Over the past months I’ve written frequently about strategies each of us can use to not only survive the current downturn in oil and natural gas prices, but discover ways to thrive.
That may seem like a tall order, particularly if you’ve recently experienced a layoff, or even if you’ve kept your job while your colleagues and friends did not. But my fundamental belief is that the ingenuity and drive that led you into this profession are the same characteristics that will propel you into the next phase of your career.
One theme I keep revisiting is that of searching for ways to view your current situation from different vantage points: we need to avoid linear thinking and expand our perspectives to identify opportunities to add value to our employers, industry and profession.
After all, that’s what we get paid to do.
But broadening our thinking doesn’t just happen.
I’m constantly looking for ways to create new perspectives, and it often comes down to asking questions – questions I haven’t previously considered.
Here’s one for you:
“I very frequently get the question: ‘What’s going to change in the next 10 years?’ And that is a very interesting question; it’s a very common one. I almost never get the question: ‘What’s not going to change in the next 10 years?’”
That quote is from Jeff Bezos, founder and CEO of Amazon, from a 2012 video interview.
Bezos and Amazon are disrupters.
They’ve disrupted entire industries, beginning with bookstores and electronic books to large retailers selling everything from furniture to groceries. Leveraging technology, aggressive marketing and razor-thin margins – they have changed the ways consumers purchase and receive goods and services.
“And I submit to you that that second question is actually the more important of the two, Bezos continues, because you can build a business strategy around the things that are stable in time.”
Fundamental Constants of the Industry
Amidst all the changes our industry is experiencing, from unconventional resources to low commodity prices and the great crew change, there may be a useful perspective here that we can adopt for ourselves.
What aspects of petroleum geology and our industry will remain the same in the next 10 years? How might you and I use this knowledge to add value and position ourselves for a successful future?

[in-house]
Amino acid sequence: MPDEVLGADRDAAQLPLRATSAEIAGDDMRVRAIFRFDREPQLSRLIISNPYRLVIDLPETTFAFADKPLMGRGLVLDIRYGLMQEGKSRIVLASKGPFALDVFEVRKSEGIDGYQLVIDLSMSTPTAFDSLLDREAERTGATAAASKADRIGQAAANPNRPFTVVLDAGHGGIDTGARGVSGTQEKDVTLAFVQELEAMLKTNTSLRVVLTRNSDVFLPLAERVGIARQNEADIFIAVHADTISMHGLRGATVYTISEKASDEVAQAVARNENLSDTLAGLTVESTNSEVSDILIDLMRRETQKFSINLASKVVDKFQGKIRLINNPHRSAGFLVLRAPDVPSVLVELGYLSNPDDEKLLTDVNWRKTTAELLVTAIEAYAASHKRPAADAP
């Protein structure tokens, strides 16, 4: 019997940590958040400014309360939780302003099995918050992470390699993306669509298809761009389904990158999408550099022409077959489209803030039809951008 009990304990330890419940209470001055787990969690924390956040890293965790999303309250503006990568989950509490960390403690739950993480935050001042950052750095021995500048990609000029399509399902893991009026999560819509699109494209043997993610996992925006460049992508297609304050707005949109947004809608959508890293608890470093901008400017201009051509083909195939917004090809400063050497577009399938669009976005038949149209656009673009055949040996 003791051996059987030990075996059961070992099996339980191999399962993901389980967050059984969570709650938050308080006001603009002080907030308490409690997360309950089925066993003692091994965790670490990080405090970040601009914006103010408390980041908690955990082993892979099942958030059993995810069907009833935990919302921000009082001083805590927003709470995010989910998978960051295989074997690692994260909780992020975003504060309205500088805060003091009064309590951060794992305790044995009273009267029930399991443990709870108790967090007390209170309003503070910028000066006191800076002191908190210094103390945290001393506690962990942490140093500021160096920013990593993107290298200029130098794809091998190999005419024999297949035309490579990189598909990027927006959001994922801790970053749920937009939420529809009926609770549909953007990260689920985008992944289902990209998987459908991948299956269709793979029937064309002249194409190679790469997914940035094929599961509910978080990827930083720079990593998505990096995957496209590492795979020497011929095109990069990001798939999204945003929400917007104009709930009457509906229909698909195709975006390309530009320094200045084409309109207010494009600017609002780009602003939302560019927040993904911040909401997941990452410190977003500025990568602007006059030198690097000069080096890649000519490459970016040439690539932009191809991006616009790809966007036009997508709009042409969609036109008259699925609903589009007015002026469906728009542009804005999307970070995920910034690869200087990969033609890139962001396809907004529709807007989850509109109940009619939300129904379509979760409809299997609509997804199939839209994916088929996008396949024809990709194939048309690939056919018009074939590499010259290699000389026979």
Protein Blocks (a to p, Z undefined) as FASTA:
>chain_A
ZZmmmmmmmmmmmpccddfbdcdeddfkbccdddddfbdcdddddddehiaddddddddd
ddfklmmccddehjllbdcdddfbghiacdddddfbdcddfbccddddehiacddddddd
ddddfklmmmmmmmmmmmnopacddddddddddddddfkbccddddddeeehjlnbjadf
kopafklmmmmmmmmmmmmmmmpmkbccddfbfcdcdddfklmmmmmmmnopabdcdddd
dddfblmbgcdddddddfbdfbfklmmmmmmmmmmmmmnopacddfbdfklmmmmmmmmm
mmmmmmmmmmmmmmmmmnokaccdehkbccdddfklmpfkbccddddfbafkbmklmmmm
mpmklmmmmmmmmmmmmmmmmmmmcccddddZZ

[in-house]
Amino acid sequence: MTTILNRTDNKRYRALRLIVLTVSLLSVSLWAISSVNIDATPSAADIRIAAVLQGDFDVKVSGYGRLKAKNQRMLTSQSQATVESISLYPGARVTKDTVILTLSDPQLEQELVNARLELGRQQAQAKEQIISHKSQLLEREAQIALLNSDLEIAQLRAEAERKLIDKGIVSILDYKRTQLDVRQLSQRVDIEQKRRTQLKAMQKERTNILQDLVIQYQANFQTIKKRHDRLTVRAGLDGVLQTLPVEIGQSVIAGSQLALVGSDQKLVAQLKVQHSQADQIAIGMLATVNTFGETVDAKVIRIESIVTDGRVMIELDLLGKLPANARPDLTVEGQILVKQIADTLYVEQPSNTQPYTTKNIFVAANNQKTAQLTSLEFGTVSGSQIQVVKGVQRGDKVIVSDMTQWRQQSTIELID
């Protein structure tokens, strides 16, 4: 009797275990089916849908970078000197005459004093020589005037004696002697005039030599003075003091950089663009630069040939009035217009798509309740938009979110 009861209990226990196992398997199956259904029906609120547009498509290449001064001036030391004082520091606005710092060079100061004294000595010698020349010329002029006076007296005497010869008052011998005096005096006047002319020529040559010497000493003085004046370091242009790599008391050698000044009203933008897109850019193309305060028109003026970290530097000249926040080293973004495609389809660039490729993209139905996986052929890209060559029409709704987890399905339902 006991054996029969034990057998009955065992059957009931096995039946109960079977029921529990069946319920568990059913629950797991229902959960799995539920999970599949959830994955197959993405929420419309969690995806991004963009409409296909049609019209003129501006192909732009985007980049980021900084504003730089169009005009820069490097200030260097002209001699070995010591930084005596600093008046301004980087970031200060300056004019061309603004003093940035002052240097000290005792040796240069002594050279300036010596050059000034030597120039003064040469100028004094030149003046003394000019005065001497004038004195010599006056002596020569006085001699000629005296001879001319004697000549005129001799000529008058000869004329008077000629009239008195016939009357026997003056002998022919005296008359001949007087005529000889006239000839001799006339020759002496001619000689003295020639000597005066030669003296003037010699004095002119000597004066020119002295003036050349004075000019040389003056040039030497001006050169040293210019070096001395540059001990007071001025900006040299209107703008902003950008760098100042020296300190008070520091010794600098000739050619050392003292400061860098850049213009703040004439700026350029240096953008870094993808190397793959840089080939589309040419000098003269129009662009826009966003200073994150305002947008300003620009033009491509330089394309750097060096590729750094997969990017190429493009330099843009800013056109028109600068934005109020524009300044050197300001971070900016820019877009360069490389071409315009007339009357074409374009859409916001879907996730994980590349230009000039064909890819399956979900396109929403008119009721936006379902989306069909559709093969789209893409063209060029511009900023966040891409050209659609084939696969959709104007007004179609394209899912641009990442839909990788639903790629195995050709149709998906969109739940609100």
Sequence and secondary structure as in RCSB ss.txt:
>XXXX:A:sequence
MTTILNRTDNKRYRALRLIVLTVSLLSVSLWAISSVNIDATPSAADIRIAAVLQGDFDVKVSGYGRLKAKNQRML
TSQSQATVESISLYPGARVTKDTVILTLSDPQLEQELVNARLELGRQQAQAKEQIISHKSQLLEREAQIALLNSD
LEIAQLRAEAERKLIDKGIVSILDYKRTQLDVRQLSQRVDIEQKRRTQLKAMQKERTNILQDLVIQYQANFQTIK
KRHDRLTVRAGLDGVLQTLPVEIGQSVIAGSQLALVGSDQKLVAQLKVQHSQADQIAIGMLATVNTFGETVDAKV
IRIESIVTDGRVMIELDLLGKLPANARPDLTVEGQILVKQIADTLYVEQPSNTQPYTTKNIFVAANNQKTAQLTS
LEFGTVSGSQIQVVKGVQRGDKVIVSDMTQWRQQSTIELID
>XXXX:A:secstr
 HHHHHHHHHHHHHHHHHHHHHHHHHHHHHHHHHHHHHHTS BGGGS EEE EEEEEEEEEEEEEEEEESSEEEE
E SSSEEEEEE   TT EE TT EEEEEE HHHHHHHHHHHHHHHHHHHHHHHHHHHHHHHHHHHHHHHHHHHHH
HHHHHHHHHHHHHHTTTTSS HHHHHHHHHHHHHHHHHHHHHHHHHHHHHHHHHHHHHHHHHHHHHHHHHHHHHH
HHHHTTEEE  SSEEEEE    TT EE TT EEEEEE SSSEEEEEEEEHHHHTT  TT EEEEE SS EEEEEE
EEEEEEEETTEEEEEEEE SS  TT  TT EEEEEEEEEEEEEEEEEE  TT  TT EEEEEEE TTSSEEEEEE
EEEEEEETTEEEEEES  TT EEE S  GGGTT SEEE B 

I’ve been pondering this question, and here are three conclusions I’ve come up with:
- We will still need energy in 10 years and the majority of it will come from fossil fuels, particularly oil and natural gas.
In fact, the latest reference case by the U.S. Energy Information Administration in the early release of its 2016 Annual Energy Outlook indicates that in 2040, two-thirds of U.S. energy consumption will come from petroleum and hydrocarbon liquids and natural gas – two-thirds!
It’s true that the energy mix is shifting and the reference case supports that. It shows petroleum use for transportation dropping by 10 percent due (mostly) to efficiency gains, and renewables are growing at a rapid clip. Circumstances are changing and that change is accelerating. But humanity will remain reliant on fossil fuels as a significant source of energy because the global energy system is enormous, on a scale that most people have difficulty fathoming. If we want the lights to stay on at an affordable price, we’re going to need these fuels.
- A second element that will not change is fundamental earth processes.
Ours is an evolving science, and there is still much to learn and discover about how earth systems work, but the fundamentals are rooted in physics and are immutable. It’s our understanding of these processes that changes.
My background is in petroleum systems and basin modeling. As a graduate student, when most geologists would ask about the reservoir, I was asking about the source rock. Ten years later, everyone was asking about the source rock that, in the case of some unconventional petroleum systems, is the reservoir.
- Which leads me to a third aspect of the industry that won’t change in the next 10 years: the need for ingenuity and innovation to continue finding and developing these resources to fuel the planet.
The oil and natural gas contained within these unconventional petroleum systems was there all along – we even knew it was there. But it was ingenuity and innovation, both technological and business, which enabled producers to develop these resources and unleash the unconventional energy revolution.
The need for oil and natural gas, the opportunity for new understanding and new discoveries about how the earth works, and a continuing need for creativity and ingenuity are three circumstances that won’t change over the next 10 years.
How might you and I position ourselves to use these insights to prepare for the future?
What other aspects won’t be changing?
Reach out to me on Twitter
(@DavidKCurtiss) and share your thoughts.